But, as it turns out, you can lose Wright-Foreman and still
have the best and deepest backcourt in the conference. It begins with a pair of
seniors: Eli Pemberton and Desure Buie.
The pair have remarkably similar numbers. Pemberton averages
17.1 points per game, good for sixth in the conference; Buie’s 16.6 points rank
eighth. Pemberton is third in minutes per game with 35.6; Buie is right behind
him at 35.5. Pemberton averages six rebounds per contest; Buie notches six assists,
good for second in the conference. Buie has also retained the defensive
brilliance that won him CAA Defensive Player of the Year last year; he leads
the conference with 2.7 steals a night.
Junior guards Jalen Ray and Tareq Coburn round out the backcourt,
averaging a combined 18 points and 11 rebounds. Coburn’s seven rebounds per
contest lead the team, while Ray has been the most efficient scorer among the Hofstra
guards, shooting 41 percent from downtown.
Sophomore forward/center Isaac Kante, who sat out last
season after transferring from Georgia, has established himself on a squad short
on rebounding and defensive presence down low. He is averaging nine points on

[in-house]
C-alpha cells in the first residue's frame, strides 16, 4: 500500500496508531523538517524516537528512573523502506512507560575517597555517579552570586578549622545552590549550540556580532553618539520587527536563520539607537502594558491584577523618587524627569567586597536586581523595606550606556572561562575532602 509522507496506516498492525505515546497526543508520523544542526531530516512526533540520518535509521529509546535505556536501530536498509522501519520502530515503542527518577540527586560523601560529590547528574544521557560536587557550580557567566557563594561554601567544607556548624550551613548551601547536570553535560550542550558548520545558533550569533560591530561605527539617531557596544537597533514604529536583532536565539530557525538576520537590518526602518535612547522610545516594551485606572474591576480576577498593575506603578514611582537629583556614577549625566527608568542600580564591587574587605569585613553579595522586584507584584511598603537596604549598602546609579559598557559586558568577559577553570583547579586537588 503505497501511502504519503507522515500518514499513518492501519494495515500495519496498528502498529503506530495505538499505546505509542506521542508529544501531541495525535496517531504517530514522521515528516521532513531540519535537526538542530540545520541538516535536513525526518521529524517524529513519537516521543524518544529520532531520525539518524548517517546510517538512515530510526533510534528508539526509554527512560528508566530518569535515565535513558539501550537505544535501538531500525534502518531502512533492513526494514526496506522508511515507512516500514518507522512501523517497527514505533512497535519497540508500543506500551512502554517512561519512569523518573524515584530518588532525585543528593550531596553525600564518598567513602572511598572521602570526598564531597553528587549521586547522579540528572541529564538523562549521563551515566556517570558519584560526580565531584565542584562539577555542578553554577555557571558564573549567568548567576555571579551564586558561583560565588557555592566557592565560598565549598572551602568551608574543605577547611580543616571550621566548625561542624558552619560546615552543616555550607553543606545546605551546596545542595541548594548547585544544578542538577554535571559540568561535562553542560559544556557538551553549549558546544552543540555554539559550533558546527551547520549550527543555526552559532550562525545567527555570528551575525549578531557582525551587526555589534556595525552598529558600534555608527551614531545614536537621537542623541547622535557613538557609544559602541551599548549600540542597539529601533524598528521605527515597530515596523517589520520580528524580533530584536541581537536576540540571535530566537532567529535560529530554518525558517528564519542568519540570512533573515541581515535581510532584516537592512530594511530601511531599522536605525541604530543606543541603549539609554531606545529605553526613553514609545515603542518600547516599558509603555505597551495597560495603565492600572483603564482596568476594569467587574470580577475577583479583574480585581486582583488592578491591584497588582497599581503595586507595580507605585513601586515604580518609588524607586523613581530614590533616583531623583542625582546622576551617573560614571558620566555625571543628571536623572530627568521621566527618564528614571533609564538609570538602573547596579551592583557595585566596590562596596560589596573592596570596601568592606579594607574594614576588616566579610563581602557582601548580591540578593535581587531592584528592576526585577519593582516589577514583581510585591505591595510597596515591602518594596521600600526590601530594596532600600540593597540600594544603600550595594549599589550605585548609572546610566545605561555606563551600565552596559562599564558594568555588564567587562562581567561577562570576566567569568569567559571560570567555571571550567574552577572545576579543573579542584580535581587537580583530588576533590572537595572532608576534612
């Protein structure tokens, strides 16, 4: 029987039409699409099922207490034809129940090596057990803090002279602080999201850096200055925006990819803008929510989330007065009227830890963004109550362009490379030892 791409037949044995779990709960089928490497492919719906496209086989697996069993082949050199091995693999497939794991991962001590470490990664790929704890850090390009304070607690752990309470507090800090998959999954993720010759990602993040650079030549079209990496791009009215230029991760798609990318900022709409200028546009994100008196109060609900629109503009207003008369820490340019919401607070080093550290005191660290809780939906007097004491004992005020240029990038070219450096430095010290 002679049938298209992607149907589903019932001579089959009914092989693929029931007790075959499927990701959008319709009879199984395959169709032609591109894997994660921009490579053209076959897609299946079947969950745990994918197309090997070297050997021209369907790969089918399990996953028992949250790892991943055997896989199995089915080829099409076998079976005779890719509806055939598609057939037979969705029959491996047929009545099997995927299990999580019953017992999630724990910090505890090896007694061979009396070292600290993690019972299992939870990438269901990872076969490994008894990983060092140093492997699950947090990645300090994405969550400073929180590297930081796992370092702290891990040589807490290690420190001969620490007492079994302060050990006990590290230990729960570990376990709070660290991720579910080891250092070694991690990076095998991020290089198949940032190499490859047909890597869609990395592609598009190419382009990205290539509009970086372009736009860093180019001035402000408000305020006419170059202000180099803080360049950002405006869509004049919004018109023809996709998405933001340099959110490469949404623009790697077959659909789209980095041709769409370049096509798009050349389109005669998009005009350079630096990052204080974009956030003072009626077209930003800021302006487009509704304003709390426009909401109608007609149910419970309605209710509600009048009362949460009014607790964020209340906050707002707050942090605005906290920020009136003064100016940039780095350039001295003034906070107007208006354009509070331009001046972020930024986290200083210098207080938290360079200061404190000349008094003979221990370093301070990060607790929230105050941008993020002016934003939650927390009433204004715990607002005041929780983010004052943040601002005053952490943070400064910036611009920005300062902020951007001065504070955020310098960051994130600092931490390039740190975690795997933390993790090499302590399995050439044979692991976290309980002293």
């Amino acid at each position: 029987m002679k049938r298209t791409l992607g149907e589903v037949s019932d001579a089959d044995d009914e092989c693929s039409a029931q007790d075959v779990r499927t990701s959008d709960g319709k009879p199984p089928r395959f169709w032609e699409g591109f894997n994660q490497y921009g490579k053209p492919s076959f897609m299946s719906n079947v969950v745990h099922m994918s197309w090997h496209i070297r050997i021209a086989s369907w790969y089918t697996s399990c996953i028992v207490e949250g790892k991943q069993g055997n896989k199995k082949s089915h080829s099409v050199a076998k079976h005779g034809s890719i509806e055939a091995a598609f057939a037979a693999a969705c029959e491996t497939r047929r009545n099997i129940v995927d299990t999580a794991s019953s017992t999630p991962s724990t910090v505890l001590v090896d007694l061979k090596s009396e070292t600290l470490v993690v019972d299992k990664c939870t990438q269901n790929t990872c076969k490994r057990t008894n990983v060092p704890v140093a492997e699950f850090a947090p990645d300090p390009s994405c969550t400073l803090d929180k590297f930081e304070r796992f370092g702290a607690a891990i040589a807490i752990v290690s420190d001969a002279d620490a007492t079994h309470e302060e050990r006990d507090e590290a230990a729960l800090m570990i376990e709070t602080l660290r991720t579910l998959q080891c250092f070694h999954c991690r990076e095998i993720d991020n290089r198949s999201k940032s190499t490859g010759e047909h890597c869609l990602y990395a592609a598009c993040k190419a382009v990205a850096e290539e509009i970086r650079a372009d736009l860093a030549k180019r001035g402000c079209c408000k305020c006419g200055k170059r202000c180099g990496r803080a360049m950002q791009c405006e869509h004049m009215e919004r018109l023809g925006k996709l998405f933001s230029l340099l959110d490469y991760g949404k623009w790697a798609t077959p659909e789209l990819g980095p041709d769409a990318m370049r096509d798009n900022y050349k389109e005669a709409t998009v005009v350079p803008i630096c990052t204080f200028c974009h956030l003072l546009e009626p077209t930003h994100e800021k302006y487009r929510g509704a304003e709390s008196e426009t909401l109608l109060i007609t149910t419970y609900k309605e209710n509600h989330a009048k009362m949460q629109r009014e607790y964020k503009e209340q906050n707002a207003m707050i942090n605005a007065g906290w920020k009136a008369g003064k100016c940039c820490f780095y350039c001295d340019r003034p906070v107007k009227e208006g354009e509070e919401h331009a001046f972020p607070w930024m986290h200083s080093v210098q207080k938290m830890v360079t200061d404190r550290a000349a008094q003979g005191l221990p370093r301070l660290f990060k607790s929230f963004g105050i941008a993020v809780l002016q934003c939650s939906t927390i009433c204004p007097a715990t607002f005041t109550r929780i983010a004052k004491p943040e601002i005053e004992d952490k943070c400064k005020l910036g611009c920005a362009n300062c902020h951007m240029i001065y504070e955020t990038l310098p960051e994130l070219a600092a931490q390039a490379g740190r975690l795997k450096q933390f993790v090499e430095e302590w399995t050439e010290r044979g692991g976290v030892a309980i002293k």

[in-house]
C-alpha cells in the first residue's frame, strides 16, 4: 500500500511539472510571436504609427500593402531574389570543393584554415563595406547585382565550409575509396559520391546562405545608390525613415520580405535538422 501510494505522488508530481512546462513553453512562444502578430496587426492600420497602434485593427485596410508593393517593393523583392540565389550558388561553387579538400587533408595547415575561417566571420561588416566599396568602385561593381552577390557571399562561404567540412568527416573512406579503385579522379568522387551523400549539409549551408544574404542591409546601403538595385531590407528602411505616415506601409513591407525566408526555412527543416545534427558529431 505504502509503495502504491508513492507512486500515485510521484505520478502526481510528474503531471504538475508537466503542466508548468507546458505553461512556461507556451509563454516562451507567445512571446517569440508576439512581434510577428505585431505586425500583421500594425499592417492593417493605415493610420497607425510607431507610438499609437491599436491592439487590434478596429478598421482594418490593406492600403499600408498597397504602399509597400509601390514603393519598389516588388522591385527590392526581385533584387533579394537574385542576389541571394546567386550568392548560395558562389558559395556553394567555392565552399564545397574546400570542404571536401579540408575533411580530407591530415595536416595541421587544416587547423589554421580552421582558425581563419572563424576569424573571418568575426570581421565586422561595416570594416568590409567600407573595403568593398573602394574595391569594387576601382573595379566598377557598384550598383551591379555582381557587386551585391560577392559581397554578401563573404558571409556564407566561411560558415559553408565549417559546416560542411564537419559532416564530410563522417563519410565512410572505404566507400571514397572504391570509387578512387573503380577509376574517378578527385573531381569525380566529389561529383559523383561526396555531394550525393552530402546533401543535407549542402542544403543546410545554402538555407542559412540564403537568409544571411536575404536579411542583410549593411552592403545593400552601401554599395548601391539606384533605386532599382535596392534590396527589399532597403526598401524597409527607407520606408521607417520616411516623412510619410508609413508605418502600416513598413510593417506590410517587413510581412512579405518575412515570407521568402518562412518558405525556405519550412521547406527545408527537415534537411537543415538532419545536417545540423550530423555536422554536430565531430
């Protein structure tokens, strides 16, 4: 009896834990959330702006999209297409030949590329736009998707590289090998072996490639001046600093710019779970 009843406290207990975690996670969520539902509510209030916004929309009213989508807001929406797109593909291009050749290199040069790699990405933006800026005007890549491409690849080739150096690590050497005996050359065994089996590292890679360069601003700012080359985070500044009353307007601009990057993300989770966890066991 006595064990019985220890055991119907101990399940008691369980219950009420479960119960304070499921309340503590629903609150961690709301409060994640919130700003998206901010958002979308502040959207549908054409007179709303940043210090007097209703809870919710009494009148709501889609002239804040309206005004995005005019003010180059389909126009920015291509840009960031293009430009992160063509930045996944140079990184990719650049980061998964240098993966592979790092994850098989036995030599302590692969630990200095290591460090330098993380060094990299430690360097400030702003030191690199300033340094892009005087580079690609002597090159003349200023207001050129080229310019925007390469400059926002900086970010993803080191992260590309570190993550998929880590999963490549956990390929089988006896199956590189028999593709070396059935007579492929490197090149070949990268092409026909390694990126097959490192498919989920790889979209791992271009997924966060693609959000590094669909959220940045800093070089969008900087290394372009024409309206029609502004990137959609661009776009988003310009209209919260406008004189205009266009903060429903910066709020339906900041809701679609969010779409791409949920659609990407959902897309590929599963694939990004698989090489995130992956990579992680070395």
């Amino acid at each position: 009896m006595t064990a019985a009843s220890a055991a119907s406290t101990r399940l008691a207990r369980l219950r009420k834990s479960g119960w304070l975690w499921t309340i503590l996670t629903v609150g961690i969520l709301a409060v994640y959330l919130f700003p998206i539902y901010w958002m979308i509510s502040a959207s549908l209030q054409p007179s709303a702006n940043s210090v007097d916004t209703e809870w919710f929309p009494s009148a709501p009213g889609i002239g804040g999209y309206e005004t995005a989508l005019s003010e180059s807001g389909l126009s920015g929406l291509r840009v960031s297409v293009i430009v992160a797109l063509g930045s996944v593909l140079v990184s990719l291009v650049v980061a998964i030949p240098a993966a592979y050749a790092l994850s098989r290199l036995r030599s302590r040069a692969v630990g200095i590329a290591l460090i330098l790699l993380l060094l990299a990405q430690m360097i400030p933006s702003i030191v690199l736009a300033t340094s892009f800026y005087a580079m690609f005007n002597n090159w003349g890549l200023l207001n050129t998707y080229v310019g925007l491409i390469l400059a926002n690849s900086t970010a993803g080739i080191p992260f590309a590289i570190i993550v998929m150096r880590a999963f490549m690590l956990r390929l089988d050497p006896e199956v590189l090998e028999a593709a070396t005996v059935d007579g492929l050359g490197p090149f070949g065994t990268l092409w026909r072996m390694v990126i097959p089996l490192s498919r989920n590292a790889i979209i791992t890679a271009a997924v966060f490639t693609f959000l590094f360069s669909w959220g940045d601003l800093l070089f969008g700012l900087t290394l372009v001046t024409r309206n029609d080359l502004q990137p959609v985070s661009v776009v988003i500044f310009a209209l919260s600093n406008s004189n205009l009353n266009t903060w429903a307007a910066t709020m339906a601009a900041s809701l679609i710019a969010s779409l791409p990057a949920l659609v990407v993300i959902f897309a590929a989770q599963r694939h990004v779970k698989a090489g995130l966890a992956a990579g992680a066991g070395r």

61 percent shooting to go along with seven rebounds.
The Pride also scored the biggest win of any CAA team so far
this season. On November 21, they walked into Pauley Pavilion and toppled UCLA.
Keyed by 29 points from Buie and 27 from Ray, Hofstra came
back from a 13-point first-half deficit to take the game 88–78. It was the
Bruins’ first loss of the year and one of the biggest wins in program history
The Pride are the best-scoring offense in the CAA so far,
though their numbers are inflated by their relatively fast pace of play and
their strength of schedule, which was the weakest of any CAA team. Their four
main guards are all among the conference’s ten best free throw shooters, with
Buie’s 91 percent second only to Northeastern’s Jordan Roland. The team as a
whole knocks down 78 percent of their foul shots, second only to Northeastern’s
82 percent. The Pride have the most steals, most offensive rebounds, and best
assist-to-turnover ratio of any CAA team.
Hofstra’s biggest causes for concern inside depth (as
evidenced by their middle-of-the-pack rebounding numbers) and efficiency — they
ranked seventh in field goal percentage and three-point percentage.
The Pride enter conference play riding a three-game winning streak. They have a quartet of guards that can outpace anyone. If they can find the efficiency and inside play buttons, they will be an imposing bunch.
#2: William & Mary Tribe
Non-Conference Record: 8–5
Strength of Schedule Rank: Fifth